Second, it made us realize how prepared mentally we were. We knew Saturday night we'd likely lose power, so there was no surprise. We have plenty of candles, flashlights, and matches. We have a cache of wood for the fireplace. It's kept in the garage, but we can open it with a key in case of lost power. There were food places open. We had bagels for breakfast and laffa for dinner. We moved food from the fridge to the deck. We remained calm, and planned as we needed to.

Finally, we're good at being unplugged. Not knowing how long the outage would last, we suggested to the kids they not use laptops, etc, but save them for when they got really stir crazy. Keren wasn't feeling great, but a comfy bed of blankets in front of a fire, and parents to cuddle with works out well. Our children are all readers, and we have a large library to keep them busy. We worked on a puzzle (finished on Tuesday). When the boys got a little stir crazy they decided to listed to music on the CD player. This led to an amazing air guitar show. They leaped about while Jesse played their invisible harmonica. Gavi was in charge of guitar. A hockey stick was his electric guitar; our old hobby horse the acoustic. Sean videoed a set so we can show it at their weddings.

As the light faded, the kids got a taste of what darkness really is. Even at camp or out camping there is always ambient light. They agreed it was eerie to listen to the quiet in the quickly approaching darkness. We threw another log on the fire, and cuddled up together with our books. Towards evening's end, the kids decided to watch a movie we'd all enjoy. They picked Night at the Museum with nary an argument. Then we all headed up to the masted bedroom to huddle up together to sleep. It was at this point the lights came on and, more importantly, the heat. The kids decided we should go ahead with the sleeping plans. After all, what's more fun than a sleep-over, and it wasn't warm yet.

The next day we were all grateful for the power and the heat, but they lamented a little bit over the loss of the opportunity. Insightful for them. Interesting for us.

I hope you are all safe and warm.

Parashat Vayera- Many Out of One

...hinei Anokhi nogeif et kol g’vul’cha batzfar’d’im. V’sharatz ha’y’or tzfar’d’im v’alu u’va’u b’veitecha uvakhadar mishka’v’cha v’al mitatecha u’v’veit a’vadecha u’v’amecha u’v’tanurecha u’v’mish’a’rotecha…. Vayeit Aharon et-yado al meimei Mitzraiyim vataal Ha’tz’fardei’a va’t’khas et-eretz Mitzraiyim
…Behold, I will strike all your borders with frogs. And the rivers will swarm with frogs, and they will go up and come into your house and into your bedroom, and on your bed, and into your servants’ home, and upon your people, and into your ovens and in your kneading troughs…. And Aaron stretched his hand over the waters of Egypt, and the frog came up and covered the land of Egypt. (Shmot 7:27-28, 8:2)
Pirkei Avot (5:9) lists 10+ miraculous items created during the very last moments of creation.  Among them are the mouth of Bilaam’s donkey, Aaron’s staff (that transforms). The inscription of the 10 Commandments and the tablets, and the first pair of tongs (since you need tongs to make tongs).  As a result of this mishnah, Rambam asserts that all miracles must be part of the natural world. Exceptions to this must have been built into creation, and therefore into nature.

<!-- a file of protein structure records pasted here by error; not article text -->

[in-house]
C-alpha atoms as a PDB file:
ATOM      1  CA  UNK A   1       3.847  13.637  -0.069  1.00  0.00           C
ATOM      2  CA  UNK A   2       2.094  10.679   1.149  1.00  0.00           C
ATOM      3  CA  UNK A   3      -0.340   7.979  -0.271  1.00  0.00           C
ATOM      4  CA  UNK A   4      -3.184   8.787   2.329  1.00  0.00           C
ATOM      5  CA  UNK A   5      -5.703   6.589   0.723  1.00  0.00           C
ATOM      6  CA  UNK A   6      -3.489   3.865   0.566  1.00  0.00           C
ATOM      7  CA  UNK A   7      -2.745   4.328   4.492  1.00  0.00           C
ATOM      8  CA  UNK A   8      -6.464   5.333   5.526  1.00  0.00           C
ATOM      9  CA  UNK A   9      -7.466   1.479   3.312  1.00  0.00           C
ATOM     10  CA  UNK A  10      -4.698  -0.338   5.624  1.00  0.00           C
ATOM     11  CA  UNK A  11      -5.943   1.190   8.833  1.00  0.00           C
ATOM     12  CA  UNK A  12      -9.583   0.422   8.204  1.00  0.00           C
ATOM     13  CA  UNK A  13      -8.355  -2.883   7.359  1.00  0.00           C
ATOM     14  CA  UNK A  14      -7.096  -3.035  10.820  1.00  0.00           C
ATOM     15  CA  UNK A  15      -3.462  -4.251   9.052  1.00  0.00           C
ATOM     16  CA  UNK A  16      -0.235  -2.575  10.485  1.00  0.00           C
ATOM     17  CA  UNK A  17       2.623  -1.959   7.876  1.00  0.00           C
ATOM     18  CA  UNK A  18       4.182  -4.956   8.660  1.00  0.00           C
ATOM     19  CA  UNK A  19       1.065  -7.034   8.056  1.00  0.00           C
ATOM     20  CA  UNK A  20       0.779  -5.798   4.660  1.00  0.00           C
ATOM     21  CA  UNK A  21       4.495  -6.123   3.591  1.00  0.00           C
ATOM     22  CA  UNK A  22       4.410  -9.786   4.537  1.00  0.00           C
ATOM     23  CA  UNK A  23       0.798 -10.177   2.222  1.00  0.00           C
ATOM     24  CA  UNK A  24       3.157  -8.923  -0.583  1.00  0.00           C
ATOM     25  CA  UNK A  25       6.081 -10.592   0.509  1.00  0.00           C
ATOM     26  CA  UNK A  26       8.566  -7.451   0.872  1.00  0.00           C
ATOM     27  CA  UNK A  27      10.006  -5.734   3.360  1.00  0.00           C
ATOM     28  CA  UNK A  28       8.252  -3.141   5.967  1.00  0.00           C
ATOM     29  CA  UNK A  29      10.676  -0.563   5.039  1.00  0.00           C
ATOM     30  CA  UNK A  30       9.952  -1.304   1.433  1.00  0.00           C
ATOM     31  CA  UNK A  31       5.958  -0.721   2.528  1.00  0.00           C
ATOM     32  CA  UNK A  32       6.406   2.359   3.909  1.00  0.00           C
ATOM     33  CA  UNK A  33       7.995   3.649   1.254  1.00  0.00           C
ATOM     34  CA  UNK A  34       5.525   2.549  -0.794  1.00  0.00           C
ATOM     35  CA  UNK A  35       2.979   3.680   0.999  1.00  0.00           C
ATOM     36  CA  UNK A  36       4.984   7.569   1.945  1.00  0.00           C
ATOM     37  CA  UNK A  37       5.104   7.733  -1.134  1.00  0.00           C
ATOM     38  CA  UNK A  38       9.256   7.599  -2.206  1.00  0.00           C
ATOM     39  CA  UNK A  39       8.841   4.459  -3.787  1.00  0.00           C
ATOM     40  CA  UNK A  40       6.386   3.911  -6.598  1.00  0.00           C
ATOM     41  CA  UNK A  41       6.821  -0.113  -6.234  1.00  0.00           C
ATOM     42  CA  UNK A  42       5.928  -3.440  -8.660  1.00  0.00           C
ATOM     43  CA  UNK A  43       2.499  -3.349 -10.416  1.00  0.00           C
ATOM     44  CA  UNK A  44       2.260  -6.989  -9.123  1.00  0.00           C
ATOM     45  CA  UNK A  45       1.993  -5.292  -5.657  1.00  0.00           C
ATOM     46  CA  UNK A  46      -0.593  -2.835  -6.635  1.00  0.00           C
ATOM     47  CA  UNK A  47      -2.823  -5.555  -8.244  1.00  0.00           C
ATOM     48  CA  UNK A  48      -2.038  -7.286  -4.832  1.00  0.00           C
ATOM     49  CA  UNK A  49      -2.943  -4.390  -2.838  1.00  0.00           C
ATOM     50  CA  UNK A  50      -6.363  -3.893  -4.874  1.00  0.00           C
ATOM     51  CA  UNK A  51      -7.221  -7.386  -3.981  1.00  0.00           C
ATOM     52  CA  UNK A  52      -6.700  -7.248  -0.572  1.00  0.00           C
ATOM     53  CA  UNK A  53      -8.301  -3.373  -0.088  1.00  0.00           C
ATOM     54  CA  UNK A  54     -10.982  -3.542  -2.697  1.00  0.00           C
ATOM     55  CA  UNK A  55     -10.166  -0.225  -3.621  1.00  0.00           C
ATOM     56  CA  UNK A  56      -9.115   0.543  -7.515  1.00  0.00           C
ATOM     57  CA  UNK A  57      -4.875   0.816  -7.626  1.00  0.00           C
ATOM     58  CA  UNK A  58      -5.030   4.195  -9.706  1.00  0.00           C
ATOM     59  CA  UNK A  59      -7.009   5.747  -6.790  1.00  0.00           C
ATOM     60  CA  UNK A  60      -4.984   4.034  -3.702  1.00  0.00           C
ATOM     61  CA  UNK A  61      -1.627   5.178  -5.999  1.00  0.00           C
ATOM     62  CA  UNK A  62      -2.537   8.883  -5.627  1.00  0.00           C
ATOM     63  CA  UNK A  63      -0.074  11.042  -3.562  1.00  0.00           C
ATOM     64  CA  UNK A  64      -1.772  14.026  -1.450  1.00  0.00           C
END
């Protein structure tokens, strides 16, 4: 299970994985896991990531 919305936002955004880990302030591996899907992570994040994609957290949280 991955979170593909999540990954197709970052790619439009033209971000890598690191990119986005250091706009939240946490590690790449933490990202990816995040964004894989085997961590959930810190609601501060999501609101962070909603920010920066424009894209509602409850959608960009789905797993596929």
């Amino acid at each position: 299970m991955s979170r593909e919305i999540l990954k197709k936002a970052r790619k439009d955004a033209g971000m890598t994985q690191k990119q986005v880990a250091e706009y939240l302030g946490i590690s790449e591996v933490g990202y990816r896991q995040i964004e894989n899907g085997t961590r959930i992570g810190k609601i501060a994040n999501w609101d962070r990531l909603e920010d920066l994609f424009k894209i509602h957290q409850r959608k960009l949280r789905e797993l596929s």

Throughout history there have been many explanations as to the natural series of events that may have created the plagues. One particular piece is more difficult to explain.  The frogs are to be a widespread plague, but when Aaron holds out his hand, only one frog appears. Rationalist, such as Ibn Ezra, state this is merely referring to the genus, but that there were actually thousands of frogs at that moment. Rabbi Akiva taught there was one frog. The Egyptians beat the frog, and others flew from it. Midrash teaches the thousands emerged from the mouth of the one.
While the modern mainstream follows the rational thought of Ibn Ezra on this occurrence, there are fascinating natural phenomena that may inform us. The Northern Gastric Brooding Frog, native to Australia, swallows her eggs, allowing them to develop in her stomach. Fully developed frogs emerge from the mother’s mouth. In Darwin’s Frog of South America, the male swallows the eggs, storing them in specialized sacks until they are fully developed. Three species seem to shed babies from their backs. The male Marsupial Frog holds tadpoles in pouches on his hips until they are developed. The male Midwife Toad, of Europe and northern Africa, carries its eggs until they are ready to hatch. He then deposits the tadpoles into water. Finally, the Surinam Toad flips during mating so the eggs are caught between the male and female, and become embedded in the female’s spongy skin. More skin grows over the eggs, allowing them to gestate in protected pockets. When developed, the frogs emerge from their mother’s back, although flexing can also forcibly eject them.